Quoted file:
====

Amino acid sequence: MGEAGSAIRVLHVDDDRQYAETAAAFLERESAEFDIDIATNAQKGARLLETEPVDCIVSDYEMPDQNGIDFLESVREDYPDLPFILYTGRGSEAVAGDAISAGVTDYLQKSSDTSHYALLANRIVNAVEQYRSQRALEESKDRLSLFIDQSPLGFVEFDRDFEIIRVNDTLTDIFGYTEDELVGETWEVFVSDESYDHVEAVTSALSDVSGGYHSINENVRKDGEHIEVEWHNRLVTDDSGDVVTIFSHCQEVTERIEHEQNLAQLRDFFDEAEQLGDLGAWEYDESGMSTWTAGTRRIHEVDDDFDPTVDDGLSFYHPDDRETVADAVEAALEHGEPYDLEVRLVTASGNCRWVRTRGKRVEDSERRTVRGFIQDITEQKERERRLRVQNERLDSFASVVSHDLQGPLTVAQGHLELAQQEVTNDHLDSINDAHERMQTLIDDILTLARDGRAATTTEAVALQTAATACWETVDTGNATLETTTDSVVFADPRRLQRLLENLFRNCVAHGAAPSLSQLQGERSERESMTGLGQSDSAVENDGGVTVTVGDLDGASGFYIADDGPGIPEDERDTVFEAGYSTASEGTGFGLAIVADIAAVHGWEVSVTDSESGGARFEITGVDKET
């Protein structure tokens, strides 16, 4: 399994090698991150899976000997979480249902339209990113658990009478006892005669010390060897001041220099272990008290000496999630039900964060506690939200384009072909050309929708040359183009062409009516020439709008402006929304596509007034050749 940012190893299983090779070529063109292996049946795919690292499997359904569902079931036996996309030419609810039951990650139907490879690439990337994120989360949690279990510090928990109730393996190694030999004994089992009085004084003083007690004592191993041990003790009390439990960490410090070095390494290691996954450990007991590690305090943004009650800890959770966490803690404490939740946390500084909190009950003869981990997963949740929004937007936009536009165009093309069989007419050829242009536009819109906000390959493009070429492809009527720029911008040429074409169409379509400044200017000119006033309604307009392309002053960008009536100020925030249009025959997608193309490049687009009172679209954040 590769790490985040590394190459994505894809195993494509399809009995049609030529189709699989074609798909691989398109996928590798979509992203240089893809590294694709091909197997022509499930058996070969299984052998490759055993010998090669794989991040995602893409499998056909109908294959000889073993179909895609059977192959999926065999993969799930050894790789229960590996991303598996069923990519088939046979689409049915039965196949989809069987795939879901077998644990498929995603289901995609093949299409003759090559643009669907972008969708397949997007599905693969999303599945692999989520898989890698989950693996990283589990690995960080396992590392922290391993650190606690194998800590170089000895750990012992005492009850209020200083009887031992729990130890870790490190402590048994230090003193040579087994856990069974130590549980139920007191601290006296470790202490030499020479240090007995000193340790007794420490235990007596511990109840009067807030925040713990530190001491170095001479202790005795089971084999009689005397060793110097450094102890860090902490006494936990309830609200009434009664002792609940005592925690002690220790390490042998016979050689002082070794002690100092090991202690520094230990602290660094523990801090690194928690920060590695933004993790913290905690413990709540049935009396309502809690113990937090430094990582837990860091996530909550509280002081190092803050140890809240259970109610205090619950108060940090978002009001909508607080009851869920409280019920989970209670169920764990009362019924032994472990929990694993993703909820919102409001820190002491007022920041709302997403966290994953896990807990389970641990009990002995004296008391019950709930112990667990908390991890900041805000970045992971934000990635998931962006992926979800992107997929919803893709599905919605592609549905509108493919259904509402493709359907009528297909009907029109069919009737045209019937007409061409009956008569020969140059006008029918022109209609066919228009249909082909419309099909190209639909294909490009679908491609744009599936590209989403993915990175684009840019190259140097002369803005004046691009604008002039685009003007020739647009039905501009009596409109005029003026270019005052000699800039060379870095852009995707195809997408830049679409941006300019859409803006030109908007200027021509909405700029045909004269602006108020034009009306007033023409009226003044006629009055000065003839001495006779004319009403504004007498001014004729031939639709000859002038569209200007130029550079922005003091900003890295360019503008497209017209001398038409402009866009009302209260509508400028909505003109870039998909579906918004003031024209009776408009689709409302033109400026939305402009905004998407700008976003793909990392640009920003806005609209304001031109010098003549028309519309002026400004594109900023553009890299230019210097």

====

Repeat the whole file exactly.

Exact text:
Amino acid sequence: MGEAGSAIRVLHVDDDRQYAETAAAFLERESAEFDIDIATNAQKGARLLETEPVDCIVSDYEMPDQNGIDFLESVREDYPDLPFILYTGRGSEAVAGDAISAGVTDYLQKSSDTSHYALLANRIVNAVEQYRSQRALEESKDRLSLFIDQSPLGFVEFDRDFEIIRVNDTLTDIFGYTEDELVGETWEVFVSDESYDHVEAVTSALSDVSGGYHSINENVRKDGEHIEVEWHNRLVTDDSGDVVTIFSHCQEVTERIEHEQNLAQLRDFFDEAEQLGDLGAWEYDESGMSTWTAGTRRIHEVDDDFDPTVDDGLSFYHPDDRETVADAVEAALEHGEPYDLEVRLVTASGNCRWVRTRGKRVEDSERRTVRGFIQDITEQKERERRLRVQNERLDSFASVVSHDLQGPLTVAQGHLELAQQEVTNDHLDSINDAHERMQTLIDDILTLARDGRAATTTEAVALQTAATACWETVDTGNATLETTTDSVVFADPRRLQRLLENLFRNCVAHGAAPSLSQLQGERSERESMTGLGQSDSAVENDGGVTVTVGDLDGASGFYIADDGPGIPEDERDTVFEAGYSTASEGTGFGLAIVADIAAVHGWEVSVTDSESGGARFEITGVDKET
């Protein structure tokens, strides 16, 4: 399994090698991150899976000997979480249902339209990113658990009478006892005669010390060897001041220099272990008290000496999630039900964060506690939200384009072909050309929708040359183009062409009516020439709008402006929304596509007034050749 940012190893299983090779070529063109292996049946795919690292499997359904569902079931036996996309030419609810039951990650139907490879690439990337994120989360949690279990510090928990109730393996190694030999004994089992009085004084003083007690004592191993041990003790009390439990960490410090070095390494290691996954450990007991590690305090943004009650800890959770966490803690404490939740946390500084909190009950003869981990997963949740929004937007936009536009165009093309069989007419050829242009536009819109906000390959493009070429492809009527720029911008040429074409169409379509400044200017000119006033309604307009392309002053960008009536100020925030249009025959997608193309490049687009009172679209954040 590769790490985040590394190459994505894809195993494509399809009995049609030529189709699989074609798909691989398109996928590798979509992203240089893809590294694709091909197997022509499930058996070969299984052998490759055993010998090669794989991040995602893409499998056909109908294959000889073993179909895609059977192959999926065999993969799930050894790789229960590996991303598996069923990519088939046979689409049915039965196949989809069987795939879901077998644990498929995603289901995609093949299409003759090559643009669907972008969708397949997007599905693969999303599945692999989520898989890698989950693996990283589990690995960080396992590392922290391993650190606690194998800590170089000895750990012992005492009850209020200083009887031992729990130890870790490190402590048994230090003193040579087994856990069974130590549980139920007191601290006296470790202490030499020479240090007995000193340790007794420490235990007596511990109840009067807030925040713990530190001491170095001479202790005795089971084999009689005397060793110097450094102890860090902490006494936990309830609200009434009664002792609940005592925690002690220790390490042998016979050689002082070794002690100092090991202690520094230990602290660094523990801090690194928690920060590695933004993790913290905690413990709540049935009396309502809690113990937090430094990582837990860091996530909550509280002081190092803050140890809240259970109610205090619950108060940090978002009001909508607080009851869920409280019920989970209670169920764990009362019924032994472990929990694993993703909820919102409001820190002491007022920041709302997403966290994953896990807990389970641990009990002995004296008391019950709930112990667990908390991890900041805000970045992971934000990635998931962006992926979800992107997929919803893709599905919605592609549905509108493919259904509402493709359907009528297909009907029109069919009737045209019937007409061409009956008569020969140059006008029918022109209609066919228009249909082909419309099909190209639909294909490009679908491609744009599936590209989403993915990175684009840019190259140097002369803005004046691009604008002039685009003007020739647009039905501009009596409109005029003026270019005052000699800039060379870095852009995707195809997408830049679409941006300019859409803006030109908007200027021509909405700029045909004269602006108020034009009306007033023409009226003044006629009055000065003839001495006779004319009403504004007498001014004729031939639709000859002038569209200007130029550079922005003091900003890295360019503008497209017209001398038409402009866009009302209260509508400028909505003109870039998909579906918004003031024209009776408009689709409302033109400026939305402009905004998407700008976003793909990392640009920003806005609209304001031109010098003549028309519309002026400004594109900023553009890299230019210097």